Shocking: giant agribusiness is more concerned with lining its pockets than with saving lives.
This time, AIDS patients in Africa are going hungry because the U.S. says they have to buy expensive gruel from heavily subsidized American companies. Never mind the fact that African farmers have plenty of food to spare; what U.S. agribusiness wants, U.S. agribusiness gets. From the New York Times::
Traveling to school in wobbly dugout canoes, Munalula Muhau and her three cousins, 7- and 8-year-olds whose parents had died from AIDS: held onto just one possession: battered tin bowls to receive their daily ration of gruel.
Within weeks, those rations, provided by the United Nations World Food Program, are at risk of running out for them and 500,000 other paupers, including thousands of people wasted by AIDS who are being treated with American-financed drugs that make them hungrier as they grow healthy.
"Not to put too fine a point on it," said Jeffrey Stringer, an American doctor who runs a nonprofit group treating more than 50,000 Zambians with AIDS, "but it will result in the death of some patients."
Hoping to forestall such a dire outcome, the World Food Program made an urgent appeal in February for cash donations so it could buy corn from Zambia's own bountiful harvest, piled in towering stacks in the warehouses of the capital, Lusaka.
But the law in the United States requires that virtually all its donated food be grown in America and shipped at great expense across oceans, mostly on vessels that fly American flags and employ American crews - a process that typically takes four to six months.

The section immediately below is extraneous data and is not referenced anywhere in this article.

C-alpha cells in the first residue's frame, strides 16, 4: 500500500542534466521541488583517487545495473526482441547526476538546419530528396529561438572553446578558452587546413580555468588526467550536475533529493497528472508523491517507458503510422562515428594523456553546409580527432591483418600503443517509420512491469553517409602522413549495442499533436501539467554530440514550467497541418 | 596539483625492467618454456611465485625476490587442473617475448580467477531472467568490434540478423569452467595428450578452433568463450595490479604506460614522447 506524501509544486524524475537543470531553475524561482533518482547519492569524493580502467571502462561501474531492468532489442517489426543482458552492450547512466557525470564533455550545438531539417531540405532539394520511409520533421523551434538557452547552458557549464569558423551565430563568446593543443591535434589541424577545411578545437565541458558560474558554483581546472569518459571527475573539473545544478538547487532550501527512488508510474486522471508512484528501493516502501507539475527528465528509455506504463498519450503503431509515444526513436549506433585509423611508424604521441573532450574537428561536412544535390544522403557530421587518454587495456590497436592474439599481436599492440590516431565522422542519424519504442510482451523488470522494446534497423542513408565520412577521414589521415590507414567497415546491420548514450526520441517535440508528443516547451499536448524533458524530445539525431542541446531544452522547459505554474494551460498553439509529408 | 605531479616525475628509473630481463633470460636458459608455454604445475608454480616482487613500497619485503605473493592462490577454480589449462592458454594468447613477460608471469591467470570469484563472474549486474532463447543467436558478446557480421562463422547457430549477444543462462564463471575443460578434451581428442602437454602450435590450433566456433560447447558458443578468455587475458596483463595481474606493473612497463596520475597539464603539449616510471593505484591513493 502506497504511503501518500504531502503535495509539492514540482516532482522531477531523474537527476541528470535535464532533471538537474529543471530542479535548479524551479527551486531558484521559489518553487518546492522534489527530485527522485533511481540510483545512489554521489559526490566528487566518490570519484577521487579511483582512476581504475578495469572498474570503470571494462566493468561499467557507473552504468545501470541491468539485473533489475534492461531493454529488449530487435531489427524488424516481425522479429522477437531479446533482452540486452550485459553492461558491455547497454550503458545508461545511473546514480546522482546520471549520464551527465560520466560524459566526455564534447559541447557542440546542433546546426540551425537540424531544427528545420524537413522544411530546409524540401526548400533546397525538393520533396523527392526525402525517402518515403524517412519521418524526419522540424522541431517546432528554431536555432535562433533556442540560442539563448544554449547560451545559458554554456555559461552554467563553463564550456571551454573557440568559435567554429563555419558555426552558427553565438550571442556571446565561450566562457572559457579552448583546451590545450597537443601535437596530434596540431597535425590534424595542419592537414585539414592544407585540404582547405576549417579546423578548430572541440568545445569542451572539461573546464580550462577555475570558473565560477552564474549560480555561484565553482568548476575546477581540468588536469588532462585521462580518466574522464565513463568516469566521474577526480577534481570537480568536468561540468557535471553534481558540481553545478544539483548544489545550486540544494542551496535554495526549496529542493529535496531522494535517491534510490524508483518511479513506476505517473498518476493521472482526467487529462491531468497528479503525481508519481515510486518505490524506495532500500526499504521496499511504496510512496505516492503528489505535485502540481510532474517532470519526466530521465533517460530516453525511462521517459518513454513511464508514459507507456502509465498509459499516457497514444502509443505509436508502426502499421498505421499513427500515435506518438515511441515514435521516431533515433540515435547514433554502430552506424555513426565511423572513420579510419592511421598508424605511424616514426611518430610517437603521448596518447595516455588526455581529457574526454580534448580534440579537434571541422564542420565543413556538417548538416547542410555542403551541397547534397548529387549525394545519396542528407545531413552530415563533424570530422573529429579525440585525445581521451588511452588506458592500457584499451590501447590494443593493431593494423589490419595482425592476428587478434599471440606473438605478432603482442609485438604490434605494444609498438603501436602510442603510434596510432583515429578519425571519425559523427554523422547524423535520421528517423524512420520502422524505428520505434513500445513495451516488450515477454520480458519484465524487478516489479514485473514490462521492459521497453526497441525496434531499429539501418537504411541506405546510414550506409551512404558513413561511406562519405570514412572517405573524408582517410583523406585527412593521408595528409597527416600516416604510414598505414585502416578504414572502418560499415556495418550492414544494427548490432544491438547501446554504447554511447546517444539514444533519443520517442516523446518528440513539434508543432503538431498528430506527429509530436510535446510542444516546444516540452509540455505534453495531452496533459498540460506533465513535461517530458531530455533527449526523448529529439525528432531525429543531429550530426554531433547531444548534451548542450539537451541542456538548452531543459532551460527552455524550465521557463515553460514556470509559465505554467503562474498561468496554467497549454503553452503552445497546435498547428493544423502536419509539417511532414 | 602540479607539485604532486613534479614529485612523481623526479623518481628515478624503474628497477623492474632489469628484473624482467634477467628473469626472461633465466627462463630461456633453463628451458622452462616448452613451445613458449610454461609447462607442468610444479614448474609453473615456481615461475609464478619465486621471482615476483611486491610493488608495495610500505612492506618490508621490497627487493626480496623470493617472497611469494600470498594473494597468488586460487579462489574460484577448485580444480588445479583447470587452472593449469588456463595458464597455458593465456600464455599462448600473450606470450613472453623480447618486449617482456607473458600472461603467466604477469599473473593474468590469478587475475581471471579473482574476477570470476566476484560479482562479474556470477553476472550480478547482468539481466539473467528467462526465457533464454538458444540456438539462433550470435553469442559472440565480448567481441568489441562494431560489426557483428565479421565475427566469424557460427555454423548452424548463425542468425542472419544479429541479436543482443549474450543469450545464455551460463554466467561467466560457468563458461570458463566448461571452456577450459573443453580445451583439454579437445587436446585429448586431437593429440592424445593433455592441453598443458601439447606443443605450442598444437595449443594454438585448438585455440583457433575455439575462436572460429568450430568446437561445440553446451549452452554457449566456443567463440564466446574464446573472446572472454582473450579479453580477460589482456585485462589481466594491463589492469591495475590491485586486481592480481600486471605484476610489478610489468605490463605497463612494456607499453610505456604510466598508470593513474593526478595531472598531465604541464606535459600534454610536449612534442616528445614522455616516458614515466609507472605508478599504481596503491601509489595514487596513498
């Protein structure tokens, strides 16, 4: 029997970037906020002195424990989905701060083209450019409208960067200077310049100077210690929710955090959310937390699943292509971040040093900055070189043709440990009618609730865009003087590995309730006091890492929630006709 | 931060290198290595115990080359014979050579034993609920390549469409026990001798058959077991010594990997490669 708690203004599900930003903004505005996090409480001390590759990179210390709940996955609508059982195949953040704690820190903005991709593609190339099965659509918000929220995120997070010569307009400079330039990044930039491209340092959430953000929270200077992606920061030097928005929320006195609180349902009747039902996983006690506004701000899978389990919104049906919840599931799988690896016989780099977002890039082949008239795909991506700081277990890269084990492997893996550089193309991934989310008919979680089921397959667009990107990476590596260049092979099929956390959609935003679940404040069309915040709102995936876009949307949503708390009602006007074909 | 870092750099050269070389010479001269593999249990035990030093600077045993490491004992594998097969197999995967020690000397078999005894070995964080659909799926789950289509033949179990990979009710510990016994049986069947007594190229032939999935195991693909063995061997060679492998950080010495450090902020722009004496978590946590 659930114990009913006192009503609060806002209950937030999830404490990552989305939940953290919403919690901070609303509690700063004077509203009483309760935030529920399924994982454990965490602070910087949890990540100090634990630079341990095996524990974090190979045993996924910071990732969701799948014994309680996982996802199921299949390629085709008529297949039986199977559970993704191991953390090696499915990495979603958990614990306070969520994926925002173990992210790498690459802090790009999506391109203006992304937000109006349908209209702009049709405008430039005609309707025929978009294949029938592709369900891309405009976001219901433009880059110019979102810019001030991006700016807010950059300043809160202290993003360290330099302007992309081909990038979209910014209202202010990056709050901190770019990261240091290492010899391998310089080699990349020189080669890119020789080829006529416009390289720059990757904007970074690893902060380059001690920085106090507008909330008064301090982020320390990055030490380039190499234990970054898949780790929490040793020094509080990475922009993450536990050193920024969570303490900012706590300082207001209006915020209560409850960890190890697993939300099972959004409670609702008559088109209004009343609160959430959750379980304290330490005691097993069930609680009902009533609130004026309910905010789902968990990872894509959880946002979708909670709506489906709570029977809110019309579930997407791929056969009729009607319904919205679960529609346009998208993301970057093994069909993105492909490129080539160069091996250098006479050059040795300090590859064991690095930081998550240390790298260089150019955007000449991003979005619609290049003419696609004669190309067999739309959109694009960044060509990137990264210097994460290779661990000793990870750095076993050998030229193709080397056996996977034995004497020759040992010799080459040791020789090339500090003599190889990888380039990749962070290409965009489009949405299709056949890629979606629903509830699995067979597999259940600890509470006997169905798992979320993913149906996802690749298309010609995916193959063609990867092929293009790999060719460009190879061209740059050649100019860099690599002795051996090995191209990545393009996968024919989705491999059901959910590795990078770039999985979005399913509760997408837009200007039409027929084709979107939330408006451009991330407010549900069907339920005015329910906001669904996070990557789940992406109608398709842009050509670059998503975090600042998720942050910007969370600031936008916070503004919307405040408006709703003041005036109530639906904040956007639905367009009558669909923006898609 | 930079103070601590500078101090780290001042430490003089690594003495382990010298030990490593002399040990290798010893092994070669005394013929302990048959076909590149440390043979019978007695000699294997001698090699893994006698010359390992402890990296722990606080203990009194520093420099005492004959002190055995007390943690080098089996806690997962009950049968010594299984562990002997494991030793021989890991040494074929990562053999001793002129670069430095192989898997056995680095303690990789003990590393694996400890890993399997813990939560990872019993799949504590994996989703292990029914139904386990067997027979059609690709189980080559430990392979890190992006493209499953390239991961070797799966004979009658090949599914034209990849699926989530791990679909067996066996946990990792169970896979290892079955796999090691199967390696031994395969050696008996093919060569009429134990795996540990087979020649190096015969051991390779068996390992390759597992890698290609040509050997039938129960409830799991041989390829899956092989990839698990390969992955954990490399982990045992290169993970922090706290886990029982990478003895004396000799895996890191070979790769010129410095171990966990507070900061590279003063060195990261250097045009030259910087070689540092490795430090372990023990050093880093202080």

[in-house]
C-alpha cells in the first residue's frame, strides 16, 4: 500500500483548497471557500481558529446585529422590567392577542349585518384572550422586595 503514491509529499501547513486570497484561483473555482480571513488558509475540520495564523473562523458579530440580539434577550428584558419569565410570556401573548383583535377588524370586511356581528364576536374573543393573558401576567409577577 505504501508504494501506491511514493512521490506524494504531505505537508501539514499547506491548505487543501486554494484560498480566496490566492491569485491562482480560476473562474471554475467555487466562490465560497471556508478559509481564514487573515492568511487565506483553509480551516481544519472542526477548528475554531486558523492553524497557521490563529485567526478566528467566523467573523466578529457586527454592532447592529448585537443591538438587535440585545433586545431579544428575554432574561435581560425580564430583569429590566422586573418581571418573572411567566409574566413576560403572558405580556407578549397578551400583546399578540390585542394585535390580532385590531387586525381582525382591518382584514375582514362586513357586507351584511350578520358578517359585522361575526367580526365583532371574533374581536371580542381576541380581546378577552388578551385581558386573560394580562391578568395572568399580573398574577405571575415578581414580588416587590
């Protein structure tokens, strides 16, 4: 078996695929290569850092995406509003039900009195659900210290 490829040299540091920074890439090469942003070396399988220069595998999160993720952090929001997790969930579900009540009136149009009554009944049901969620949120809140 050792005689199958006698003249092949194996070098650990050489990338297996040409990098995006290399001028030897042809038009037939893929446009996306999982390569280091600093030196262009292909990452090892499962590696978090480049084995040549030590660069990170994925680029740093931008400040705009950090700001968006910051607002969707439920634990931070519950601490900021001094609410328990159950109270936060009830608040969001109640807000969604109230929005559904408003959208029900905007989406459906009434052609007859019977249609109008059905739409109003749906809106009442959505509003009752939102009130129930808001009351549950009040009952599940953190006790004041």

For a third year, the Bush administration, which has pushed to make foreign aid more efficient, is trying to change the law to allow the United States to use up to a quarter of the budget of its main food aid program to buy food in developing countries during emergencies. The proposal has run into stiff opposition from a potent alliance of agribusiness, shipping and charitable groups with deep financial stakes in the current food aid system.
I don't know enough about the economics of this issue to have a considered opinion. But I do have a snap judgment: big agribusiness can bite me. American taxpayers give these companies tons of subsidies so they don't have to compete on a level playing field with third-world producers. But apparently that isn't enough for them. No, we also have to force poor countries to buy their food from U.S. businesses instead of developing their own economies, agriculturally or otherwise. That's just a stone's throw from economic colonization.
That said, I do realize there are politics involved. Members of Congress who represent (and take money from) agribusiness have a lot to lose by supporting a change in the way we do charity. Meanwhile, members of Congress who don't represent agribusiness have little to gain from such a change, because the public isn't tuned into this issue. In other words, no politician would be rewarded much by changing the rule; a lot of politicians would be savaged.
That's why it's our job, as citizens, not just to pull a lever every two years or write letters to Congress. Our elected leaders will stick their fingers in the wind before deciding pretty much anything. We must therefore be wind-changers, mobilizing our fellow citizens to make the politicians do what, in an ideal world, they should do anyway.